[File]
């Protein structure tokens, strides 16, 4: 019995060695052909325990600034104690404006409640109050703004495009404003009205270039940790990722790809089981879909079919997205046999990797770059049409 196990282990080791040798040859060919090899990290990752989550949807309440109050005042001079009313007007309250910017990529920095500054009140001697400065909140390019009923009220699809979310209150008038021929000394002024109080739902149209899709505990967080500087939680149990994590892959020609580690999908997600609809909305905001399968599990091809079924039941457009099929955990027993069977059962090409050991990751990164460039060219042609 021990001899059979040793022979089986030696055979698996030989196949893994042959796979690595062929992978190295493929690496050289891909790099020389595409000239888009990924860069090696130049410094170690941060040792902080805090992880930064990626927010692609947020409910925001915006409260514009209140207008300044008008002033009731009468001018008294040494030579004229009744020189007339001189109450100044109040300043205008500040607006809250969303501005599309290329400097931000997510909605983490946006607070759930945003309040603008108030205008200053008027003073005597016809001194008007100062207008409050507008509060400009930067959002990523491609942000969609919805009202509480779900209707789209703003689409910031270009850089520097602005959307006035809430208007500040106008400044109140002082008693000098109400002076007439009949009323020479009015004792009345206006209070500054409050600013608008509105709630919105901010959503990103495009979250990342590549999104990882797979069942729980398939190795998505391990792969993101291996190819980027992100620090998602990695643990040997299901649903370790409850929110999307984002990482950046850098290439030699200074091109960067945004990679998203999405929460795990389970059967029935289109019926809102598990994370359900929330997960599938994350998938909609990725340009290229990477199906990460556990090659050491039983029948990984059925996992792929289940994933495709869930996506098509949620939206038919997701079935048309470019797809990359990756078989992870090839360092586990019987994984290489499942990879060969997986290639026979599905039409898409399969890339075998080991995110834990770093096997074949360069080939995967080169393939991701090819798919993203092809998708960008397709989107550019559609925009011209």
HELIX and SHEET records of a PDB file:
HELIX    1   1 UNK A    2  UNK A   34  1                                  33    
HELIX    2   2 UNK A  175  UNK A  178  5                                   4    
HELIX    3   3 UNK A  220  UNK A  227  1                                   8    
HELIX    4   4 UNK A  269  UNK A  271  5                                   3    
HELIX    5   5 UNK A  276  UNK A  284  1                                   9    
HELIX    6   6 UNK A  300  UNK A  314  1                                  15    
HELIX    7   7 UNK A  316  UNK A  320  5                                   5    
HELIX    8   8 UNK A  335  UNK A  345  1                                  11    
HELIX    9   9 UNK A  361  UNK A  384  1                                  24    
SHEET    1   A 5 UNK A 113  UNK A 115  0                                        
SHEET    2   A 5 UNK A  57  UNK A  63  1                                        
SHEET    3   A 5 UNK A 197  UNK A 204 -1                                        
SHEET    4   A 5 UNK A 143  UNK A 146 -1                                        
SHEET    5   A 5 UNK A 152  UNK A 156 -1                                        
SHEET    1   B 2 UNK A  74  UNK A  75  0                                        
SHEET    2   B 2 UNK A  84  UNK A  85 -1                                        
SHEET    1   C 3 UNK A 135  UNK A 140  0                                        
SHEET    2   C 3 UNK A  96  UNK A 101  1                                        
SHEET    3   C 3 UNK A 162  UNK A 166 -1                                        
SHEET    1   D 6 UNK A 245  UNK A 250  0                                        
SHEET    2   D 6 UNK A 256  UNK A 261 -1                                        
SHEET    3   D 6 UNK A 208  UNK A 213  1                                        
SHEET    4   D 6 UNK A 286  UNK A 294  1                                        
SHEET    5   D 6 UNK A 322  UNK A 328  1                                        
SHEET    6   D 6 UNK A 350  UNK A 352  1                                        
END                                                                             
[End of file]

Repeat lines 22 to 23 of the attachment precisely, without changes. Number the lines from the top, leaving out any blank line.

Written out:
SHEET    1   D 6 UNK A 245  UNK A 250  0                                        
SHEET    2   D 6 UNK A 256  UNK A 261 -1                                        